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Stowe Gardens described.

All-beauteous Nature fears to be outdone. 1045
And there, O Pitt! thy country's early boast,
There let me sit beneath the shelter'd slopes,
Or in that Temple where, in future times,
Thou well shalt merit a distinguish'd name;
And, with thy converse blest, catch the last smiles 1050
Of Autumn beaming o'er the yellow woods.
While there with thee th' enchanted round I walk,
The regulated wild; gay Fancy then
Will tread in thought the groves of Attic Land;
Will from thy standard taste refine her own, 1055
Correct her pencil to the purest truth
Of Nature, or, the unimpassion'd shades
Forsaking, raise it to the human mind.
Or if hereafter she, with juster hand,
Shall draw the tragic scene, instruct her thou, 1060
To mark the varied movements of the heart,
What
every

decent character requires,
And every passion speaks: 0 through her strain
Breathe thy pathetic eloquence! that moulds
Th' attentive senate, charms, persuades, exalts; 1065
Of honest zeal th' indignant lightning throws,
And shakes corruption on her venal throne.

Moon-Light.

While thus we talk, and through Elysian Vales Delighted rove, perhaps a sigh escapes: What pity, COBHAM, thou thy verdant files 1070 Of ordered trees should'st here inglorious range, Instead of squadrons flaming o'er the field, And long embattled hosts; when the proud foe, The faithless vain disturber of mankind, Insulting Gaul, has rous'd the world to war; 1075 When keen, once more, within their bounds to press Those polish'd robbers, those ambitious slaves, The British Youth would hail thy wise command, Thy temper'd ardour and thy vet'ran skill.

The western sun withdraws the shortened day; 1080 And humid evening, gliding o'er the sky, In her chill progress, to the ground condens'd The vapours throws. Where creeping waters ooze, Where marshes stagnate, and where rivers wind, Cluster the rolling fogs, and swim along 1085 The dusky-mantled lawn. Meanwhile the moon Full-orb’d, and breaking through the scatter'd clouds, Shows her broad visage in the crimson'd east; Turn'd to the sun direct, her spotted disk, Where mountains rise, umbrageous dales descend,

Northern Lights.

&

And caverns deep, as optic tube descries,
A smaller earth, gives us his blaze again,
Void of its flame, and sheds a softer day.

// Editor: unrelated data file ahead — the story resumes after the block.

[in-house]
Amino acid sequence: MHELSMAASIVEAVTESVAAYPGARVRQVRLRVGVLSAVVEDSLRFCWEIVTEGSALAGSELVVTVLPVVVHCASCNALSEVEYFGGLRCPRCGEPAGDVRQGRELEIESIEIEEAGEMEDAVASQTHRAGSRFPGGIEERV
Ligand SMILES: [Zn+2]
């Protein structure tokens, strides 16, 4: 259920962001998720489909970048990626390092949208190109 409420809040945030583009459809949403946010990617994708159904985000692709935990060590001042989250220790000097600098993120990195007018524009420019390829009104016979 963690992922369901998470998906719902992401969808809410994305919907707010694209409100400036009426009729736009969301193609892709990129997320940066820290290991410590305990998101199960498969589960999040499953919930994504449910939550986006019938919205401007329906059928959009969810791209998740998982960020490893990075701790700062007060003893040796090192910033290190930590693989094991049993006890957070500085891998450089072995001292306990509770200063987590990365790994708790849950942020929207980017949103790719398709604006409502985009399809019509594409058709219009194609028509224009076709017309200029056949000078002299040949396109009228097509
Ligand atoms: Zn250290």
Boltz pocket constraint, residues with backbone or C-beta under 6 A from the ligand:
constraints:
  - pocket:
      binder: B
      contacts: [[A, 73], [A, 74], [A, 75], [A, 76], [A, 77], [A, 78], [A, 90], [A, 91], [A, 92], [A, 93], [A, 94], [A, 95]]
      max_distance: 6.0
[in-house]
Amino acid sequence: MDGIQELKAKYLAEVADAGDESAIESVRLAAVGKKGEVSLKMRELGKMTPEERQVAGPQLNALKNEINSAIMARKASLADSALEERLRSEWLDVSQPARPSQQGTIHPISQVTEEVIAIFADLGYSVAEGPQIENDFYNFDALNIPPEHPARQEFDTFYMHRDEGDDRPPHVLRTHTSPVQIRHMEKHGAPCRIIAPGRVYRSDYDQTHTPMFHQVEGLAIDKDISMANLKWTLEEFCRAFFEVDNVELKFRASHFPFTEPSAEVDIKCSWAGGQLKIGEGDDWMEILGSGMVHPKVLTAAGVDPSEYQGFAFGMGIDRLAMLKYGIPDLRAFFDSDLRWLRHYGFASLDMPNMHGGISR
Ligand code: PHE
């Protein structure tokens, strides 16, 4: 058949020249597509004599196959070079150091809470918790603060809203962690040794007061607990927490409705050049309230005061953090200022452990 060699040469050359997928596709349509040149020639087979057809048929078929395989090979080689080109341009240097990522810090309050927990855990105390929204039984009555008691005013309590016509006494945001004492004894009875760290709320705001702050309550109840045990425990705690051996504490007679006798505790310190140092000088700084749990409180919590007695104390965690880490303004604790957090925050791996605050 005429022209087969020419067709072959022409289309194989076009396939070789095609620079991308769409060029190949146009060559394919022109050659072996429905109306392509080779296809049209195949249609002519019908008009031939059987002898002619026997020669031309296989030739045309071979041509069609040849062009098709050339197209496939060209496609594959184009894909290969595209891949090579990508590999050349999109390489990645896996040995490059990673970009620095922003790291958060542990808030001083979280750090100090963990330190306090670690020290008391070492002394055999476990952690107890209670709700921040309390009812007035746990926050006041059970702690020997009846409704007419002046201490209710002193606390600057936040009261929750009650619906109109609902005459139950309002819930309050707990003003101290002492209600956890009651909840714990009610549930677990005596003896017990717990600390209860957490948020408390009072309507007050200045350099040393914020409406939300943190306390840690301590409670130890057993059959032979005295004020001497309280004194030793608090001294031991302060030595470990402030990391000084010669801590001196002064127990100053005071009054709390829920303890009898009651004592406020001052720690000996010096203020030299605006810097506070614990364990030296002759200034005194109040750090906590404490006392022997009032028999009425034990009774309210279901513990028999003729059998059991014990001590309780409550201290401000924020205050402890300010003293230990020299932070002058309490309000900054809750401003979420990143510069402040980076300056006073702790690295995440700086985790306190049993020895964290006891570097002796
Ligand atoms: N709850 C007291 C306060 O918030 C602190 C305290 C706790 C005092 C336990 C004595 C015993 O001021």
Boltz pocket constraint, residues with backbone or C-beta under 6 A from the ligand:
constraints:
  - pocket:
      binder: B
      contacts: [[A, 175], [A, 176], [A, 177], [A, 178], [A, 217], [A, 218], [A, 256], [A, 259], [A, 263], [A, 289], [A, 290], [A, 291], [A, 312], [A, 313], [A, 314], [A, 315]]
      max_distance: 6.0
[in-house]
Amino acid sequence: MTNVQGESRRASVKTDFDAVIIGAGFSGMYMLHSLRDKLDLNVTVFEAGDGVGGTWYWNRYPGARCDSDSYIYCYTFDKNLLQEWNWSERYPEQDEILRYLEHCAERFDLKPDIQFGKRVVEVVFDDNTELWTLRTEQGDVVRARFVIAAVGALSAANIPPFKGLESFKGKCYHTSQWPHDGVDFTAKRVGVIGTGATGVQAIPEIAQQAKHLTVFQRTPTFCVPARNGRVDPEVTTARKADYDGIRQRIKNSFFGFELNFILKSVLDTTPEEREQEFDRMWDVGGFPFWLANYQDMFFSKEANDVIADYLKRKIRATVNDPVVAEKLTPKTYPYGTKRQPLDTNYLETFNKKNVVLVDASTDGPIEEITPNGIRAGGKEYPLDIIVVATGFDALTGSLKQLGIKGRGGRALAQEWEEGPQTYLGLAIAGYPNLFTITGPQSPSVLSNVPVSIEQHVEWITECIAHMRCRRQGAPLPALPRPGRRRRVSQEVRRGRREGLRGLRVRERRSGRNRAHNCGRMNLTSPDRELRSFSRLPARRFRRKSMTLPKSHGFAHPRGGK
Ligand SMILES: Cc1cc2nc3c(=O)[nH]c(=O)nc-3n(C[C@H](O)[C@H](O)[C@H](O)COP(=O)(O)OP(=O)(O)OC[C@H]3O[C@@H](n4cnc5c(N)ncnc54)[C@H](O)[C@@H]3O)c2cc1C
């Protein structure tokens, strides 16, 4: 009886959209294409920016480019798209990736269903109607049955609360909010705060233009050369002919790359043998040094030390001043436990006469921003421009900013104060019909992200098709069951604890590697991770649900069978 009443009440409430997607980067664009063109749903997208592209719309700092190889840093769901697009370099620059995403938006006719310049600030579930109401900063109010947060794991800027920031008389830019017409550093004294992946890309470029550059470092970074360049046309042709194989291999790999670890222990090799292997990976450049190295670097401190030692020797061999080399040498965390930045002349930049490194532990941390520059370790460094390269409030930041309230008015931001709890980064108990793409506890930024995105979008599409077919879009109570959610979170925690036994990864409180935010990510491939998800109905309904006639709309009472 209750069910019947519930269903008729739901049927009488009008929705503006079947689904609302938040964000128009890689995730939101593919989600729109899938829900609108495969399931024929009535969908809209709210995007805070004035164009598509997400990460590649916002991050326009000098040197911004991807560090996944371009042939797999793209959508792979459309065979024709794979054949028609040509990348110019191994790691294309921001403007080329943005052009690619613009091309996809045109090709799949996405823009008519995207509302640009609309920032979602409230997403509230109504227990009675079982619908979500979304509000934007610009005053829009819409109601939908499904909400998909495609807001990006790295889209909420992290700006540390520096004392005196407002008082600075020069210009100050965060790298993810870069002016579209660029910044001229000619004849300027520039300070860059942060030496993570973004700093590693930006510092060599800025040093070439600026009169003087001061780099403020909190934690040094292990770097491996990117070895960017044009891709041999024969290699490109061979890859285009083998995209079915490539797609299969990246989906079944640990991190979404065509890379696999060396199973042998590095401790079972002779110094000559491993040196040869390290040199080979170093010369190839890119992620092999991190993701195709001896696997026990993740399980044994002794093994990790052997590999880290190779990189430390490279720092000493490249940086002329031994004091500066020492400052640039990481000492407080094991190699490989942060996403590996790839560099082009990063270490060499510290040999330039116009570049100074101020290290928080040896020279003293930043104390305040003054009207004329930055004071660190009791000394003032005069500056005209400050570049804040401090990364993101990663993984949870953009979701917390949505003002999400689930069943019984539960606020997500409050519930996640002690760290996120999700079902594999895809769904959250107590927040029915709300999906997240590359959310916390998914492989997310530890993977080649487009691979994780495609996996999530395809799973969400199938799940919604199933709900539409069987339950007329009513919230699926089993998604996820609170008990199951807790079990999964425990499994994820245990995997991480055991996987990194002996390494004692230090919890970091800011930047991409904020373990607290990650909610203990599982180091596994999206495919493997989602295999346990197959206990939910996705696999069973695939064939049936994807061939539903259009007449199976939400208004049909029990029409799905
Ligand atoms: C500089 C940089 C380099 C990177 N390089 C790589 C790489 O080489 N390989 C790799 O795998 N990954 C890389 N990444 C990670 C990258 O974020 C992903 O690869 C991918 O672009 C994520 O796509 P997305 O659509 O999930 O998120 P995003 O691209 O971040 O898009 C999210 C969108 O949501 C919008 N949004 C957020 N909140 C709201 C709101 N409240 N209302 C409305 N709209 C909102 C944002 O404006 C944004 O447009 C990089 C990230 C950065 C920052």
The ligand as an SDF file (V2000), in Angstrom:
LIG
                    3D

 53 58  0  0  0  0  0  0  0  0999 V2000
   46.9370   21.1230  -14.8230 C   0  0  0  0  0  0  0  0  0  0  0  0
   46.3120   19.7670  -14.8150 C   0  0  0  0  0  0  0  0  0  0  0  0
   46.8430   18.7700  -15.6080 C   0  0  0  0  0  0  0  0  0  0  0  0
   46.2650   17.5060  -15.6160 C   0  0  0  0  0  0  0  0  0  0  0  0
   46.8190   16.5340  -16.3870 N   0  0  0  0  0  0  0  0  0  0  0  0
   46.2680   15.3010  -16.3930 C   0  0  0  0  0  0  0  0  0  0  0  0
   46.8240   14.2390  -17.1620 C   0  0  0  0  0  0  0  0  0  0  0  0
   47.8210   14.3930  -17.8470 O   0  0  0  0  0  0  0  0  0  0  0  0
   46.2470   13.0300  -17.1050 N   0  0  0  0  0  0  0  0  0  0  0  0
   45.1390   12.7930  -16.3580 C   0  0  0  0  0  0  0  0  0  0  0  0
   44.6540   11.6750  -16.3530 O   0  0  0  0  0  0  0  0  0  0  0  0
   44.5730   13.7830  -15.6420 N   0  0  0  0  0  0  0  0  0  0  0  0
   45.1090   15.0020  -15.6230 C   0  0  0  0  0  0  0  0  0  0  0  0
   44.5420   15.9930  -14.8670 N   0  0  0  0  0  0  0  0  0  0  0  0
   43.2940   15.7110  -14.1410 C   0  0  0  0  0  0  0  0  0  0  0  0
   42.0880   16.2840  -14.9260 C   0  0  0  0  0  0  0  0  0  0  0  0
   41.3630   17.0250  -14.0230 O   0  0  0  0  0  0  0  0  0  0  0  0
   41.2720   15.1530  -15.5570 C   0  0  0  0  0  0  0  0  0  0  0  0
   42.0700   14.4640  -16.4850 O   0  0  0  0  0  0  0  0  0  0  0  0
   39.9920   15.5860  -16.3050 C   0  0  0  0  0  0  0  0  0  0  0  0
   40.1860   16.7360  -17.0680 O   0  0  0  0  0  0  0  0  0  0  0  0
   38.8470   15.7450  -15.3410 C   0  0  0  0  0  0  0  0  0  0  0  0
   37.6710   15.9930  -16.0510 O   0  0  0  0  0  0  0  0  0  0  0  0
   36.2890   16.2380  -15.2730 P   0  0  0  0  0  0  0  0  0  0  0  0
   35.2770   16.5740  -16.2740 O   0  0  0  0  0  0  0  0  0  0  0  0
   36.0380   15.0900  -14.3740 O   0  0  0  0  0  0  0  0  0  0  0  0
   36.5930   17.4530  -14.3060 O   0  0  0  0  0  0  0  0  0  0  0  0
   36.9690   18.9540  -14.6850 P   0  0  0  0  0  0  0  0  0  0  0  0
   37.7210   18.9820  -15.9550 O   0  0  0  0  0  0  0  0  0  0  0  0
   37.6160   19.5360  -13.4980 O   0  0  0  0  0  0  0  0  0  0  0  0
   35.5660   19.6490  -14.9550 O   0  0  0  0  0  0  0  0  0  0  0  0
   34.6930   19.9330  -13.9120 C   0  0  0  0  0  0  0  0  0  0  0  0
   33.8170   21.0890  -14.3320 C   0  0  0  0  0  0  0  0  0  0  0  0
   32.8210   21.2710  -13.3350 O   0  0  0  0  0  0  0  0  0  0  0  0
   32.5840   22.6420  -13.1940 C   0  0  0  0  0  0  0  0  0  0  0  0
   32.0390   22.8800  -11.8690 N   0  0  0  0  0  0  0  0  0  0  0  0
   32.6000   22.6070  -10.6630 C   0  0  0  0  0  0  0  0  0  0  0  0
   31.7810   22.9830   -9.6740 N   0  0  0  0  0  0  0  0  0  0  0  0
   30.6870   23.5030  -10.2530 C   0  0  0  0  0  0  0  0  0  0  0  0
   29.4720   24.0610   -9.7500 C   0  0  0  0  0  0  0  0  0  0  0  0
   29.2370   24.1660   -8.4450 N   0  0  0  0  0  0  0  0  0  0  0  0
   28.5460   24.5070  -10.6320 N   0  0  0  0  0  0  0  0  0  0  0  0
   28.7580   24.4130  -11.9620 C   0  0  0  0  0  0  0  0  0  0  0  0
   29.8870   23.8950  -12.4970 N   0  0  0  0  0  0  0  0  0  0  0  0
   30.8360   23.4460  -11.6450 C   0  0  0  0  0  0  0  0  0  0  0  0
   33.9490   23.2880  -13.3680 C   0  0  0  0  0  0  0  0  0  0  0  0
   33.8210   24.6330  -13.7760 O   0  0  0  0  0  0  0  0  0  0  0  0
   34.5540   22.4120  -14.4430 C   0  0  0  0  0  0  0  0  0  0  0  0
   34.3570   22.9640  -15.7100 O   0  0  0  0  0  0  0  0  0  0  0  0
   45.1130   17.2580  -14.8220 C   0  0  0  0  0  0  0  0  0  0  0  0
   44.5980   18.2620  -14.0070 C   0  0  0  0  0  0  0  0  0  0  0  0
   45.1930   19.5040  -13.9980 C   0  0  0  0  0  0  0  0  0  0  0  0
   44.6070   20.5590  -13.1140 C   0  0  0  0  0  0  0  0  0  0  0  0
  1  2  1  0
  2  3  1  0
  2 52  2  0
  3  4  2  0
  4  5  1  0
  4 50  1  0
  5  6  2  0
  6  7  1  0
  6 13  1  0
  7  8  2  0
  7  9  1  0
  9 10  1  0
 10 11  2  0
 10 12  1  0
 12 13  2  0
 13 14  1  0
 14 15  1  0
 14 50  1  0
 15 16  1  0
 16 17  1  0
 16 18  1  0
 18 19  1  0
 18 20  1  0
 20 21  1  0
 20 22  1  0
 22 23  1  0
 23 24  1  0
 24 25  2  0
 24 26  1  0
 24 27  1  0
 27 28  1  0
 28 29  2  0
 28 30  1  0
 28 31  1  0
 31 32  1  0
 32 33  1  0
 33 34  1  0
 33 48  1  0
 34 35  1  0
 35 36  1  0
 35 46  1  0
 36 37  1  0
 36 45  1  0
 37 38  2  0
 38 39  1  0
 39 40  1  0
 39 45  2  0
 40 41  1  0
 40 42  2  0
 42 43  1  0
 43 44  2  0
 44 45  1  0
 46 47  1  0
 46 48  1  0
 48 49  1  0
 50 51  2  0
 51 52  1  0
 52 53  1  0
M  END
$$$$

Now through the passing cloud she seems to stoop,
Now up the pure cerulean rides sublime. 1095
Wide the pale deluge floats; and streaming mild
O'er the sky'd mountain to the shadowy vale,
While rocks and floods reflect the quivering gleam,
The whole air whitens with a boundless tide
Of silver radiance, trembling round the world. 1100

But when half-blotted from the sky her light,
Fainting, permits the starry fires to burn
With keener lustre through the depth of heaven;
Or near extinct her deadened orb appears,
And scarce appears, of sickly beamless white; 1105
Oft in this season, silent from the north
A blaze of meteors shoots: ensweeping first
The lower skies, they all at once converge
High to the crown of heaven, and all at once
Relapsing quick, as quickly reascend,

1110 And mix, and thwart, extinguish, and renew, All ether coursing in a maze of light.

From look to look, contagious through the crowd,

Northern Lights.

The panic runs, and into wondrous shapes
Th' appearance throws: armies in meet array, 1115
Throng'd with aërial spears, and steeds of fire;
Till the long lines of full-extended war
In bleeding fight commixt, the sanguine flood
Rolls a broad slaughter o'er the plains of heaven.
As thus they scan the visionary scene,

1120
On all sides swells the superstitious din,
Incontinent; and busy frenzy talks
Of blood and battle; cities overturn'd;
And late at night in swallowing earthquake sunk,
Or hideous wrapt in fierce ascending flame; 1125
Of sallow famine, inundation, storm;'
Of pestilence, and every great distress;
Empires subvers’d, when ruling fate has struck
Th' unalterable hour: ev'n Nature's self
Is deem'd to totter on the brink of time.

1130 Not so the Man of philosophic eye, And inspect sage; the waving brightness he Curious surveys, inquisitive to know The causes and materials, yet unfix’d, Of this appearance beautiful and new.

1135 Now black, and deep, the night begins to fall,

A benighted Traveller.

A shade immense! Sunk in the quenching gloom,
Magnificent and vast, are heaven and earth.
Order confounded lies; all beauty void;
Distinction lost; and gay variety

1140
One universal blot: such the fair power
Of light, to kindle and create the whole.
Drear is the state of the benighted wretch,
Who then, bewilder'd, wanders through the dark,
Full of pale fancies, and chimeras huge; 1145
Nor visited by one directive ray,
From cottage streaming, or from airy hall.
Perhaps impatient as he stumbles on,
Struck from the rout of slimy rushes, blue,
The wild-fire scatters round; or gathered trails 1150
A length of flame deceitful o'er the moss:
Whither decoy'd by the fantastic blaze,
Now lost and now renew'd, he sinks absorpt,
Rider and horse, amid the miry gulph;
While still, from day to day, his pining wife, 1155
And plaintive children, his return await,
In wild conjecture lost. At other times,
Sent by the better Genius of the night,
Innoxious, gleaming on the horse's mane,

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